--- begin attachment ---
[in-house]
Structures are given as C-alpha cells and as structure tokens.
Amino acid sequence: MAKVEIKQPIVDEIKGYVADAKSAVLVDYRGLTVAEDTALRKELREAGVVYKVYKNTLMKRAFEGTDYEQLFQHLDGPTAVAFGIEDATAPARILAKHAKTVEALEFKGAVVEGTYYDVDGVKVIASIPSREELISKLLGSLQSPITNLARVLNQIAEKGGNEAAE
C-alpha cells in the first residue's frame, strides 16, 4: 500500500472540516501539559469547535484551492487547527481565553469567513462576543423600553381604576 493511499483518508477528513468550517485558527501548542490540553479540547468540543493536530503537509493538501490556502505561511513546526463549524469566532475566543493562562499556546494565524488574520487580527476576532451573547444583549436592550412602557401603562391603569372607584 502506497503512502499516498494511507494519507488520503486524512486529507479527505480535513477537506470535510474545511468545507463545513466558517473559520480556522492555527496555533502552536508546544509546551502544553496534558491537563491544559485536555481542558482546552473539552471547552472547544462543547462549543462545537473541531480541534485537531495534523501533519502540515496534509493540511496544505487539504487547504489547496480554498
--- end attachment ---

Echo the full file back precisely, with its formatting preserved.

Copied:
[in-house]
Structures are given as C-alpha cells and as structure tokens.
Amino acid sequence: MAKVEIKQPIVDEIKGYVADAKSAVLVDYRGLTVAEDTALRKELREAGVVYKVYKNTLMKRAFEGTDYEQLFQHLDGPTAVAFGIEDATAPARILAKHAKTVEALEFKGAVVEGTYYDVDGVKVIASIPSREELISKLLGSLQSPITNLARVLNQIAEKGGNEAAE
C-alpha cells in the first residue's frame, strides 16, 4: 500500500472540516501539559469547535484551492487547527481565553469567513462576543423600553381604576 493511499483518508477528513468550517485558527501548542490540553479540547468540543493536530503537509493538501490556502505561511513546526463549524469566532475566543493562562499556546494565524488574520487580527476576532451573547444583549436592550412602557401603562391603569372607584 502506497503512502499516498494511507494519507488520503486524512486529507479527505480535513477537506470535510474545511468545507463545513466558517473559520480556522492555527496555533502552536508546544509546551502544553496534558491537563491544559485536555481542558482546552473539552471547552472547544462543547462549543462545537473541531480541534485537531495534523501533519502540515496534509493540511496544505487539504487547504489547496480554498